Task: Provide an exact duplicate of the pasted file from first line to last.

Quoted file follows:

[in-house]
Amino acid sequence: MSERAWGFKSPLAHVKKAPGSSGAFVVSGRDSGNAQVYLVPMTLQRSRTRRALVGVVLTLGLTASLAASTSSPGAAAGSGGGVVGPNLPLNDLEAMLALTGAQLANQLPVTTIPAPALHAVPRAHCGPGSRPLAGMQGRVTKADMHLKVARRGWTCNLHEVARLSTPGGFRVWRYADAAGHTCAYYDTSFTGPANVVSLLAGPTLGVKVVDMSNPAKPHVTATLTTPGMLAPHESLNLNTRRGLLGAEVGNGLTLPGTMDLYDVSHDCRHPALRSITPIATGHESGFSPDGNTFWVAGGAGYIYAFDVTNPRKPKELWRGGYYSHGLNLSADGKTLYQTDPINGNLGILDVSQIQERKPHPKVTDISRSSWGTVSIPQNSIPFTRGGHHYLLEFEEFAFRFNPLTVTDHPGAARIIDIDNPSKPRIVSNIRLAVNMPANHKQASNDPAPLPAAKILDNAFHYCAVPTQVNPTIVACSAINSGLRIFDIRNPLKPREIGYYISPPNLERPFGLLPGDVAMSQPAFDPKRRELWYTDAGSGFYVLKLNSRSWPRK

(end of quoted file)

[in-house]
Amino acid sequence: MSERAWGFKSPLAHVKKAPGSSGAFVVSGRDSGNAQVYLVPMTLQRSRTRRALVGVVLTLGLTASLAASTSSPGAAAGSGGGVVGPNLPLNDLEAMLALTGAQLANQLPVTTIPAPALHAVPRAHCGPGSRPLAGMQGRVTKADMHLKVARRGWTCNLHEVARLSTPGGFRVWRYADAAGHTCAYYDTSFTGPANVVSLLAGPTLGVKVVDMSNPAKPHVTATLTTPGMLAPHESLNLNTRRGLLGAEVGNGLTLPGTMDLYDVSHDCRHPALRSITPIATGHESGFSPDGNTFWVAGGAGYIYAFDVTNPRKPKELWRGGYYSHGLNLSADGKTLYQTDPINGNLGILDVSQIQERKPHPKVTDISRSSWGTVSIPQNSIPFTRGGHHYLLEFEEFAFRFNPLTVTDHPGAARIIDIDNPSKPRIVSNIRLAVNMPANHKQASNDPAPLPAAKILDNAFHYCAVPTQVNPTIVACSAINSGLRIFDIRNPLKPREIGYYISPPNLERPFGLLPGDVAMSQPAFDPKRRELWYTDAGSGFYVLKLNSRSWPRK